The fifth room displays works by Friuli’s greatest Renaissance artist, Giovanni Antonio de Sacchis, otherwise known as Il Pordenone after the city of his birth. The grandiloquent poetry of his work was to have a major influence on his contemporaries, most particularly Pomponio Amalteo, represented here by his painting depicting The Ecstasy of St. Francis, realised between 1555 and 1565. Pordenone himself is represented by the fresco Madonna con Bambino (Madonna with Child), conceived in around 1516 to decorate one of the walls of the Loggia del Lionello in Piazza Contarena, and by the lunette l’Eterno padre (Eternal Father) realized in 1527 for the Convent of San Pietro Martire.
This room illustrates late sixteenth-century painting with works by national and international artists. These include: a large ceremonial painting by the Venetian Palma il Giovane entitled La dedizione di Udine a Venezia, depicting Udine’s allegiance to Venice, which was commissioned by the city of Udine in 1595; a nativity scene (Natività) by the Florentine Michele di Ridolfo Ghirlandaio, and Giudizio di Paride (Judgement of Paris) painted in the style of Raphael by the Spanish painter Juan de Juanes.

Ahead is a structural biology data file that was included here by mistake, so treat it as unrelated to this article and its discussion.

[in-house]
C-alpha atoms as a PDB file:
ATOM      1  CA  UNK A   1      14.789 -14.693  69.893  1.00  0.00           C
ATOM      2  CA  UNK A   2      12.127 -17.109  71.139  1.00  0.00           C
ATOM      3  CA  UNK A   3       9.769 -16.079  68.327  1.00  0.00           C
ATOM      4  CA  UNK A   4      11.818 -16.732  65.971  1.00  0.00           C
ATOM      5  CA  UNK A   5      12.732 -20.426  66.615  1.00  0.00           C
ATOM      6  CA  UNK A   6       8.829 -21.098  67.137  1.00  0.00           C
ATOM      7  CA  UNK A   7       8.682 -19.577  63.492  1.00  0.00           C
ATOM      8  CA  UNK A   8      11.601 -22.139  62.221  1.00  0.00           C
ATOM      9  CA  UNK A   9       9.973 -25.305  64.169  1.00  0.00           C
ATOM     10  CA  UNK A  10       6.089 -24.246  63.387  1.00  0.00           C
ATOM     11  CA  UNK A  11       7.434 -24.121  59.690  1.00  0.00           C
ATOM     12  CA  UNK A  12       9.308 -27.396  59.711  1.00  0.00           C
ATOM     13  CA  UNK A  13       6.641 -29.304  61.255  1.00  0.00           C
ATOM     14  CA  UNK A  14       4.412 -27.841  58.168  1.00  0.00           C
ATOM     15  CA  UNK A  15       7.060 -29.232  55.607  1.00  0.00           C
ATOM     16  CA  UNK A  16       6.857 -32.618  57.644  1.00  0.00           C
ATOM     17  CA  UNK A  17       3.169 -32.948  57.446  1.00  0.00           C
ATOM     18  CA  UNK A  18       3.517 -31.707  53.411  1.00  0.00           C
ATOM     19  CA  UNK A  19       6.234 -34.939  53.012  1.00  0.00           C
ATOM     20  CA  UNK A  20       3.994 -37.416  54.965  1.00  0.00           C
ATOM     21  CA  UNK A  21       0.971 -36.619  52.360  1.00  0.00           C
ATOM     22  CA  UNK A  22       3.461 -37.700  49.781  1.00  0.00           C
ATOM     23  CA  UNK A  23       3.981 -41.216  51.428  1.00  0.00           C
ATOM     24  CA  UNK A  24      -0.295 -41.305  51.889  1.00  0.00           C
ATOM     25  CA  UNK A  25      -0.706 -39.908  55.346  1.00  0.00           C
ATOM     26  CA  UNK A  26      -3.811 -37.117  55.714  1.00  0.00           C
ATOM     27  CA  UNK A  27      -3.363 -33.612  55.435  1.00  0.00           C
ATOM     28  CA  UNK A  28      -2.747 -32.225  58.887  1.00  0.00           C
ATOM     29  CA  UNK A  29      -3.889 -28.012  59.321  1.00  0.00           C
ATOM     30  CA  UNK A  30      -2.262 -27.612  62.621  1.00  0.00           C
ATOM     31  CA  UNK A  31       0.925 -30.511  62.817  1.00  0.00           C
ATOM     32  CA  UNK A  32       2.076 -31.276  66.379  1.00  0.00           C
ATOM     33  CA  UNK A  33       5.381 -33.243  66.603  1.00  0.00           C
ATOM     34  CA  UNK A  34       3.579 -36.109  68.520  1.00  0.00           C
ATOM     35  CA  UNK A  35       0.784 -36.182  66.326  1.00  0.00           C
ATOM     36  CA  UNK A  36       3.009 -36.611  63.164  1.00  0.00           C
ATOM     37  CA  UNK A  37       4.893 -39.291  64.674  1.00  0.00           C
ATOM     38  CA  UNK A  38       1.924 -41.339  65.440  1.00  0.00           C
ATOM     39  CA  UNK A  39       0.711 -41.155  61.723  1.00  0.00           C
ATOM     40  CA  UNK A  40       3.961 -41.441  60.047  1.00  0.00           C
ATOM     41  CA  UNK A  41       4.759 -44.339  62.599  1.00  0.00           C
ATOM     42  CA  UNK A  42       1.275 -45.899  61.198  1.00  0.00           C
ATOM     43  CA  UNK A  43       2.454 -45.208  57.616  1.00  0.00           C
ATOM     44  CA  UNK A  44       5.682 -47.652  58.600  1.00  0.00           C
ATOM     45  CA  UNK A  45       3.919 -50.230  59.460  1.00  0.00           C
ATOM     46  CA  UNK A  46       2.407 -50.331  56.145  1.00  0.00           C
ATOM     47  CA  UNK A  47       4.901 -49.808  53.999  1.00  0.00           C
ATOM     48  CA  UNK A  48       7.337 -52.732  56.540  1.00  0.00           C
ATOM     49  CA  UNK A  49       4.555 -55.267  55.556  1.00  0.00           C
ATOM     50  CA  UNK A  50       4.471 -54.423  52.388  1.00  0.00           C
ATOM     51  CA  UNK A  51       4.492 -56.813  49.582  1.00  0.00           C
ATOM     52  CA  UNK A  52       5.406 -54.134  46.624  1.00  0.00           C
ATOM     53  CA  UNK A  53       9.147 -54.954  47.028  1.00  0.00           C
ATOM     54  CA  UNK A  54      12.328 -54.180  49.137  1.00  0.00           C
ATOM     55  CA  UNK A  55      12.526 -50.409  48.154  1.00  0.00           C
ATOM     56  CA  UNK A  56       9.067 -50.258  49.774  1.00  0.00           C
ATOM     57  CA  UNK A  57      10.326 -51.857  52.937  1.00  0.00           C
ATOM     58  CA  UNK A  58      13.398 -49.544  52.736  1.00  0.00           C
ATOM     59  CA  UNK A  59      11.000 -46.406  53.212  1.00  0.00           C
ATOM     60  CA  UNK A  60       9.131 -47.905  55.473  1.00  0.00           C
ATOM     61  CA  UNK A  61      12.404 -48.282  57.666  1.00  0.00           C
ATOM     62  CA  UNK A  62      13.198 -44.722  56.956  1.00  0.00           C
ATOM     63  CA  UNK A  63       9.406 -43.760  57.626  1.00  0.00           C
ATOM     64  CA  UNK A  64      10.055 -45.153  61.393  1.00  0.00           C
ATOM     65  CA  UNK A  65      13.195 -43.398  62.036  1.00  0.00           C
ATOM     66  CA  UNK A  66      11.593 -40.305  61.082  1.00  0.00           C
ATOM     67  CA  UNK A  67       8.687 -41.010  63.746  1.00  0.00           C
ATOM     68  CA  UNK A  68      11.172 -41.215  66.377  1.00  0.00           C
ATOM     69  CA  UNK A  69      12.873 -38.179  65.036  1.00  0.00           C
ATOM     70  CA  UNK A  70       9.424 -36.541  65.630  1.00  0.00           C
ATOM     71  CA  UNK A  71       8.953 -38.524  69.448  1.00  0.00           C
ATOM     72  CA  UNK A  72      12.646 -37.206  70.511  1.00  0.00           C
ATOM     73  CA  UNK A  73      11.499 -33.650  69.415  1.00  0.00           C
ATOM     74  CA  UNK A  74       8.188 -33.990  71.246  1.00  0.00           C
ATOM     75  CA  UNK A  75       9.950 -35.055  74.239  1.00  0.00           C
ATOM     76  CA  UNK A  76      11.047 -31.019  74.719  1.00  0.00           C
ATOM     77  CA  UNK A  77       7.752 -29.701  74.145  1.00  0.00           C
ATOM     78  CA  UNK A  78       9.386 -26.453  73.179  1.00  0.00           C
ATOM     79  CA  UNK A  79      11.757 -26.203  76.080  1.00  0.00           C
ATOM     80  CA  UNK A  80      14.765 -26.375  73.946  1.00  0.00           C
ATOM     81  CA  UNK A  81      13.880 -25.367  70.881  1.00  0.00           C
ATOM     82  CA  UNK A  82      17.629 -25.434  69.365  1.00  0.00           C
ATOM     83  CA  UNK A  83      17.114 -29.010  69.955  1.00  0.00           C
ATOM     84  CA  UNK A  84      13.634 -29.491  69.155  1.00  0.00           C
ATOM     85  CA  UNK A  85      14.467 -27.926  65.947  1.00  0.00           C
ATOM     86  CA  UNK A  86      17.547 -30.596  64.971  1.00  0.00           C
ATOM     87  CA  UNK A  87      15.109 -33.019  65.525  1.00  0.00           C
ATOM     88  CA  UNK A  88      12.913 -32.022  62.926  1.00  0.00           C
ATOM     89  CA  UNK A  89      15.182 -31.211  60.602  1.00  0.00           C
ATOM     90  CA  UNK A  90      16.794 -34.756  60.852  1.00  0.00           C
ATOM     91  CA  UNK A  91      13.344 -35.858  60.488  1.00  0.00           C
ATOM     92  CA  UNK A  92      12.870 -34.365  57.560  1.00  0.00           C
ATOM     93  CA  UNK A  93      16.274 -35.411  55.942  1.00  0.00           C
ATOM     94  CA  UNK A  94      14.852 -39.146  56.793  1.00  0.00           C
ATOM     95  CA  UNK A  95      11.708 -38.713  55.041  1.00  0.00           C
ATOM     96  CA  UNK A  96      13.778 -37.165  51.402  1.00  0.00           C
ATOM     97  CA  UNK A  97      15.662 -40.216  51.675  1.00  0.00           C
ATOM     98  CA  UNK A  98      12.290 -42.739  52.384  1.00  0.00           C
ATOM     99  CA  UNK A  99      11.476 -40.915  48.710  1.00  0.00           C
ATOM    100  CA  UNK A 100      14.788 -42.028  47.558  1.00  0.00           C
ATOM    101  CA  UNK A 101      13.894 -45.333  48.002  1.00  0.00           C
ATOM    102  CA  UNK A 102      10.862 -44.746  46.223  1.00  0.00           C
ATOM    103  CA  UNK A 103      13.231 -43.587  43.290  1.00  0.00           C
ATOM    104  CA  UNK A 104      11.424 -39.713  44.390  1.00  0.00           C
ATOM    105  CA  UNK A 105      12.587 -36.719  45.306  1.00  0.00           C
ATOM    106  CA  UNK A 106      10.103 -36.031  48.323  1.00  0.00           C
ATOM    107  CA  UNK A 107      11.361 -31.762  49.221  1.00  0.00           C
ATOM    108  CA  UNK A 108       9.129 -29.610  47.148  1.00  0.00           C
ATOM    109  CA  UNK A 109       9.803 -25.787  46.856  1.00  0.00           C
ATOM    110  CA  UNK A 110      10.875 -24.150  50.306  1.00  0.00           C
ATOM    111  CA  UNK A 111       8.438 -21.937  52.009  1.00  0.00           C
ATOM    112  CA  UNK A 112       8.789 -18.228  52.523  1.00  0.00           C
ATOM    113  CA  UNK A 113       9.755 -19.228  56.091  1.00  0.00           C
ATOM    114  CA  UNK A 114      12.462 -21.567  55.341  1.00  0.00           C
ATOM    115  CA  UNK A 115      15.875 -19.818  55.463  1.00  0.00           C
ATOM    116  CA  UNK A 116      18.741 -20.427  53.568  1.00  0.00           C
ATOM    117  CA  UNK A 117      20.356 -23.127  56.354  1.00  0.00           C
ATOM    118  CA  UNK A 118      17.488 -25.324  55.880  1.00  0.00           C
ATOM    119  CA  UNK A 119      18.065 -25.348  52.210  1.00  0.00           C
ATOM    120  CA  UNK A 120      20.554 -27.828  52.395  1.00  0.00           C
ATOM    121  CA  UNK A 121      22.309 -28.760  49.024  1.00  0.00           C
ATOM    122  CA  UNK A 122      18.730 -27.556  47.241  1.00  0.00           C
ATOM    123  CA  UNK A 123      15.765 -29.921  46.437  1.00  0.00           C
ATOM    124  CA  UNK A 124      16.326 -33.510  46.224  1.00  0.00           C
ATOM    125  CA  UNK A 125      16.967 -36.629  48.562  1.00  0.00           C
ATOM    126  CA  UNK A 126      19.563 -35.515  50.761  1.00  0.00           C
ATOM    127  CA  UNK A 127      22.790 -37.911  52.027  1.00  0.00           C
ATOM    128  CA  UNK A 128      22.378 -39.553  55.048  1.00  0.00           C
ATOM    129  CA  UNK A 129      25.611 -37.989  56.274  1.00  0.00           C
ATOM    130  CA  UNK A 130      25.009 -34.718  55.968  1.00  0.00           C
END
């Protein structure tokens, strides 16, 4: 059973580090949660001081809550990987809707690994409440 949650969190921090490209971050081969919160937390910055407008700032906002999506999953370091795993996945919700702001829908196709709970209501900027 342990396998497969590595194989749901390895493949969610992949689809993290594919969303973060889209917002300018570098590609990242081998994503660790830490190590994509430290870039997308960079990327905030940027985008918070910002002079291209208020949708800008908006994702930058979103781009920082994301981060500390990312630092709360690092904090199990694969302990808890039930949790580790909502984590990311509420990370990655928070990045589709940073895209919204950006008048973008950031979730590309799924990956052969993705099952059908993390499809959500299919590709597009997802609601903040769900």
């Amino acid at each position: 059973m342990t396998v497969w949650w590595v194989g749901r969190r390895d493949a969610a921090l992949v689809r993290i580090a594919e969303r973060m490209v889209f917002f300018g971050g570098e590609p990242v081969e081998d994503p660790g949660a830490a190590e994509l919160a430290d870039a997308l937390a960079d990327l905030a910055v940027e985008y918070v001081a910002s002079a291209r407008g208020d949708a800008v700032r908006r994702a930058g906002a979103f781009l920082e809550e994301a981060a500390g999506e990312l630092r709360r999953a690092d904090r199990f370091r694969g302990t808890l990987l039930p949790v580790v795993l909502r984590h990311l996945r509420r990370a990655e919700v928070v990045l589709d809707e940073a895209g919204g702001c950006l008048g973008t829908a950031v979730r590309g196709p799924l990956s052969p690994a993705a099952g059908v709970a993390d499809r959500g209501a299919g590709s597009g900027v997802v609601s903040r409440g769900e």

This room presents works from the second half of the sixteenth and first half of the seventeenth centuries and includes examples by both Italian and foreign artists. Here, visitors can admire S. Francesco che riceve le stigmate (St. Francis Receiving the Stigmate) by Michelangelo Merisi da Caravaggio, which has been the subject of recent studies seeking to verify its authenticity. There are known to be five copies of the subject in question, of which the original by Caravaggio, The Ecstasy of Saint Francis, is held in the Wadsworth Atheneum in Hartford, Connecticut. Recently however, critics have contended that the painting exhibited in Udine may in fact be a copia conforme, which is to say, identical in size and iconography, and painted between 1606 and 1607. The duplication of Caravaggio’s works, which had already begun when the master was still alive, is a common phenomenon that helped fuel his fame and fortune and the spread of the style known as Caravaggism.